Francis [won] numerous accolades for popular fiction in his genre, including Crime Writer's Association lifetime achievement award in 1996.
He was awarded a CBE in 2000 for services to literature.
Numerous tributes have been published, including by Simon Barnes in the Times:
The sameness of his books is not his weakness but his strength. You know what you’re getting with a Dick Francis. And given that there are so many of them, his consistency is astonishing. I have hardly met a dud, and I have read an awful lot of them.
Perhaps the best is Bonecrack, set in Newmarket, in which our hero outwits an insane Mafia chief fixated on the idea of having his son win the Derby as a jockey. It’s not terribly likely, no, but you don’t argue the point when the plot’s on the gallop and the baddie’s coming to get you. The weightiest is The Danger, the kidnap one. Hot Money actually has a strong character alongside the narrator.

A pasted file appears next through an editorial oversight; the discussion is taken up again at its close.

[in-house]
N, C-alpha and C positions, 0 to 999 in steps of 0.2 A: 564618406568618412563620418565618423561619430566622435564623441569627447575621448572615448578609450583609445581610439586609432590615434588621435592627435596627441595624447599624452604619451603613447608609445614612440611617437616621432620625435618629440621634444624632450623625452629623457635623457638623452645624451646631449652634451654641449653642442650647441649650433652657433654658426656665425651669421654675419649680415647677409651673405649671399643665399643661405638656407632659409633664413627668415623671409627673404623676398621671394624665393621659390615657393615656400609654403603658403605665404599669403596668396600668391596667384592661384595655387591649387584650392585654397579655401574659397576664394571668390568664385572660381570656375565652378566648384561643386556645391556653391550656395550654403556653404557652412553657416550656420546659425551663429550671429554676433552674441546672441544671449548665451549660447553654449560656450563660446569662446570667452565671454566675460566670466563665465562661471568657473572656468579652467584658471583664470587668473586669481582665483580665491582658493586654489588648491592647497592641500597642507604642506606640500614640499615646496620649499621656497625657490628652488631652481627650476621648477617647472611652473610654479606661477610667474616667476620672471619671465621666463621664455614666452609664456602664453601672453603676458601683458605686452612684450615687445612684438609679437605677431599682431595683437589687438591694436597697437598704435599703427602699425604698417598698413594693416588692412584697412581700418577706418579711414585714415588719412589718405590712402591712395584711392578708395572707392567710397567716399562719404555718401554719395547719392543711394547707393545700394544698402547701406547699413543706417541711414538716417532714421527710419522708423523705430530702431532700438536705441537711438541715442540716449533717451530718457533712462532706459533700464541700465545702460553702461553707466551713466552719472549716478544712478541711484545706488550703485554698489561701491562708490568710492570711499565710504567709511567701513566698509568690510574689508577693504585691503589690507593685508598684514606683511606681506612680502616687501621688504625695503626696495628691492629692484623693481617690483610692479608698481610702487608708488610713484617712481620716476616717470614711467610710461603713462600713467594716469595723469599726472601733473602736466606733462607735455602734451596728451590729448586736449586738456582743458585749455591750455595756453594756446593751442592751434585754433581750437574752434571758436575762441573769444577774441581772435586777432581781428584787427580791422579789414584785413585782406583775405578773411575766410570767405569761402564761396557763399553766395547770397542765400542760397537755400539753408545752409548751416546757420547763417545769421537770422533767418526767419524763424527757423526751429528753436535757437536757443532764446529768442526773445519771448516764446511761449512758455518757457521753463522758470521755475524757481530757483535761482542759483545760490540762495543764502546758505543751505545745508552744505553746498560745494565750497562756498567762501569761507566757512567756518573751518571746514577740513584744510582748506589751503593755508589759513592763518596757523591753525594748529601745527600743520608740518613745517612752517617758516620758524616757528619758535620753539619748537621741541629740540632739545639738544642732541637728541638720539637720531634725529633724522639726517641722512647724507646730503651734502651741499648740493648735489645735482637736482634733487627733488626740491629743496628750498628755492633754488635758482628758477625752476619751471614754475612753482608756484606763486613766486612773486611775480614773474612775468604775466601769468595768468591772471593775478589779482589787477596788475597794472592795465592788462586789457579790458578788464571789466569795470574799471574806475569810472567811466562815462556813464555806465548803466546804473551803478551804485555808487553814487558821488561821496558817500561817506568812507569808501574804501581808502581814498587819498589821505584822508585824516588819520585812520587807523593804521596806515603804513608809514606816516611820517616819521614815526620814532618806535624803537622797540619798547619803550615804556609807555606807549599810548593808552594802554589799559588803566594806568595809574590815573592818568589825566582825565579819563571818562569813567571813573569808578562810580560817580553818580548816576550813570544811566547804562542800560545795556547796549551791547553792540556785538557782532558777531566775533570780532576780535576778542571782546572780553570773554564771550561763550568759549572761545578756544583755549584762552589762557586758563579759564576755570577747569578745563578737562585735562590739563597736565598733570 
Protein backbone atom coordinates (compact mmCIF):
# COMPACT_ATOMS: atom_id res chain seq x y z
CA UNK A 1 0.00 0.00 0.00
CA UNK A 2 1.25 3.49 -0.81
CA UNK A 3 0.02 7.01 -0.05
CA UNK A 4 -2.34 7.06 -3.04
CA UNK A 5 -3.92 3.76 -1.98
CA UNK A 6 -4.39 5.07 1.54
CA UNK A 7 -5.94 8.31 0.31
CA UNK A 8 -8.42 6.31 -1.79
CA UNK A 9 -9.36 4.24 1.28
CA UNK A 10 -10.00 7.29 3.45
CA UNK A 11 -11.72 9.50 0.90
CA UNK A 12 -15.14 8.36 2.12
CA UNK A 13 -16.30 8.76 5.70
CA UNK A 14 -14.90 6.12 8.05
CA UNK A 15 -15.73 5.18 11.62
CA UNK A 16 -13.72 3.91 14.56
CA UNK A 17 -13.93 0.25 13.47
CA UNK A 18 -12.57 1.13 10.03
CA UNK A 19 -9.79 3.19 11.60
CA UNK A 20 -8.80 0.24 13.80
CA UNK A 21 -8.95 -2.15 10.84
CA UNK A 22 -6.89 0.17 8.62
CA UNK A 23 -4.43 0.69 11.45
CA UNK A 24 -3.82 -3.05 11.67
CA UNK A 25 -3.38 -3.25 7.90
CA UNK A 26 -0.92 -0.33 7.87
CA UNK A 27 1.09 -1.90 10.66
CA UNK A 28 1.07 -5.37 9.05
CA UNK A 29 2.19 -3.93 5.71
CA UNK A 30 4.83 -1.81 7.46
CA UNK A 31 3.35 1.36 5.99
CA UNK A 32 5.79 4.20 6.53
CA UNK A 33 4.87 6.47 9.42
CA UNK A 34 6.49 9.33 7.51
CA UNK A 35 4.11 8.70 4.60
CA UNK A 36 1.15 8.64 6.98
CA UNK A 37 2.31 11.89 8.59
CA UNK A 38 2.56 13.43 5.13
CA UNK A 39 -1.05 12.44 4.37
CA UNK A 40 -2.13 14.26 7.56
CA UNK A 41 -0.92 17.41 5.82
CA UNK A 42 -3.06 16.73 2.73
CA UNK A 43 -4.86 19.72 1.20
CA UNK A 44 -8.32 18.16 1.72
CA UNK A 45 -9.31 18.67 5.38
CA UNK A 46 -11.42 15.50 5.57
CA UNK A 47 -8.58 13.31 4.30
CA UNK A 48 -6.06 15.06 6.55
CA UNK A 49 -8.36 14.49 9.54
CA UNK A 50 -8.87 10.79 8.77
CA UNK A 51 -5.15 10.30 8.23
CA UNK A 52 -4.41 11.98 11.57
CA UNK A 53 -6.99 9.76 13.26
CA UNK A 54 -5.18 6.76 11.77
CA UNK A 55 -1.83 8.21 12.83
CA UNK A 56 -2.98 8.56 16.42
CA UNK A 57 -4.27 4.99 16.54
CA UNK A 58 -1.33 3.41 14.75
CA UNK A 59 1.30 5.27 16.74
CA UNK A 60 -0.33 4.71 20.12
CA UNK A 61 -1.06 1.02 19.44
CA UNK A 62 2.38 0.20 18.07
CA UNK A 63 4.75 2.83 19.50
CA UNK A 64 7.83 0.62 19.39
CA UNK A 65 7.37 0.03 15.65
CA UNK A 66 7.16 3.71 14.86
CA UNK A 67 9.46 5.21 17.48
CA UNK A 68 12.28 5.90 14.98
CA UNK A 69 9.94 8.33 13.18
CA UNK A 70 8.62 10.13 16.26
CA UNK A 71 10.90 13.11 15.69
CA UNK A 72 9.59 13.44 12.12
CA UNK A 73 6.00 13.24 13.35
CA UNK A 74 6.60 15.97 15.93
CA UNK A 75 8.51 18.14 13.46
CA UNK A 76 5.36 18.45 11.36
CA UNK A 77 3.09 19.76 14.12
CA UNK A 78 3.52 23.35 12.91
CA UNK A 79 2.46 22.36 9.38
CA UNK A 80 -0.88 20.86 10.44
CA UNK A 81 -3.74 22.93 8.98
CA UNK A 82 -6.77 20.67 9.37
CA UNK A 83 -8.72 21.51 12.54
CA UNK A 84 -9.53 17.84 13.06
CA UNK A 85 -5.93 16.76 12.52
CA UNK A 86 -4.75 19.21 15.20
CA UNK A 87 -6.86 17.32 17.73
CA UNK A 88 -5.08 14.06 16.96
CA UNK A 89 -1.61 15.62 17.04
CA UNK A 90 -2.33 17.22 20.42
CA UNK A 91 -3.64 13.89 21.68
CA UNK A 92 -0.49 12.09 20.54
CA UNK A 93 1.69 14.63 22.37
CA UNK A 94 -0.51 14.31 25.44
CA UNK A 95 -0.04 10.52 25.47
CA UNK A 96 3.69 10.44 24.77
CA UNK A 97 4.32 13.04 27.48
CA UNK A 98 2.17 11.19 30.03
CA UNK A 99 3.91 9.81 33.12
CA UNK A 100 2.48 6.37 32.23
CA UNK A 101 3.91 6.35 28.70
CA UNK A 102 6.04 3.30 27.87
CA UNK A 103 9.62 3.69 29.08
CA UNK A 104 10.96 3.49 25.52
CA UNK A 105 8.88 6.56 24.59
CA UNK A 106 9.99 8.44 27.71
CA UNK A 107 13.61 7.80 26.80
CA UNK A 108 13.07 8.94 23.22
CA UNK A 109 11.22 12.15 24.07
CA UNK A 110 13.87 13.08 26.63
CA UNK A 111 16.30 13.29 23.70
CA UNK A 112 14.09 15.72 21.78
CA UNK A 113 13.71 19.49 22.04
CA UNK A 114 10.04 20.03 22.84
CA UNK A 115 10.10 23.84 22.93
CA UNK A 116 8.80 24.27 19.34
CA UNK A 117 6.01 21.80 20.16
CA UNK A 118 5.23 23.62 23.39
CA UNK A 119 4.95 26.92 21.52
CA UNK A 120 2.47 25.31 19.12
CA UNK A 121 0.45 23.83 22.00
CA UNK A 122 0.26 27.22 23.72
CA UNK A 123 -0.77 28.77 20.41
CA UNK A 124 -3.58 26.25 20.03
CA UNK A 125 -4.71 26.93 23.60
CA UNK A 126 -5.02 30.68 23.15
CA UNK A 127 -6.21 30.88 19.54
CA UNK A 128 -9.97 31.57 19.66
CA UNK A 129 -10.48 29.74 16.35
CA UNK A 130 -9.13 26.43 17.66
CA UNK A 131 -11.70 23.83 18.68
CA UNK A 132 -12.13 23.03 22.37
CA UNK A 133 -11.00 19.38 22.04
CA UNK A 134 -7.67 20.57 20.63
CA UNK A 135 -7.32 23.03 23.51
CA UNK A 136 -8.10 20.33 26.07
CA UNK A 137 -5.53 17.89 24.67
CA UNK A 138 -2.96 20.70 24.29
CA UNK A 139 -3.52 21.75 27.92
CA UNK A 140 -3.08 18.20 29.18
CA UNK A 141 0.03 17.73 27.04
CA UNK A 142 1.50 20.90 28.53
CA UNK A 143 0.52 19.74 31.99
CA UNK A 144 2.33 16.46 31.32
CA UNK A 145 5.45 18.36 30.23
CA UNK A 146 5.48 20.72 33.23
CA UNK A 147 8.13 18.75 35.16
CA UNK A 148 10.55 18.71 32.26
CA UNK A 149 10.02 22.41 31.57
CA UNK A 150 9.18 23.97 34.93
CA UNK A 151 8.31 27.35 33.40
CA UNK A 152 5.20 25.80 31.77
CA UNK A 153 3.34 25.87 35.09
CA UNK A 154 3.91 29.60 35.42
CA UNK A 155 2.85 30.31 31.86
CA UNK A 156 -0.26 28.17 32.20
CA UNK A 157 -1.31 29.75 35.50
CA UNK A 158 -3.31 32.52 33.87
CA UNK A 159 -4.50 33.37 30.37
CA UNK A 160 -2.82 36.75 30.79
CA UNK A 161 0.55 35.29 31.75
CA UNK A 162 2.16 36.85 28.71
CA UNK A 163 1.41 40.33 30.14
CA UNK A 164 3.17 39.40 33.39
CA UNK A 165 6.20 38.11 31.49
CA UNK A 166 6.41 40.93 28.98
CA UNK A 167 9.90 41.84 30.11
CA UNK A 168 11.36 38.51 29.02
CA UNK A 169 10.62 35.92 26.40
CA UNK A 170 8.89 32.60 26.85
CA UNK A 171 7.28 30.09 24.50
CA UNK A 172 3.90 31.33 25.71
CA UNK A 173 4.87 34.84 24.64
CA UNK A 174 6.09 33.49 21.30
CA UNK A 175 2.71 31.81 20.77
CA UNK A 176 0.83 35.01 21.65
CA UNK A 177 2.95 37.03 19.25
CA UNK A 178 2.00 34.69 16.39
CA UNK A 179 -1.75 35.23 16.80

How should we assess the Francis oeuvre? As an incomparable entertainer, as the best aeroplane books ever written. Marcel Proust merely wrote about time: Dick Francis destroyed time. Are we at JFK already?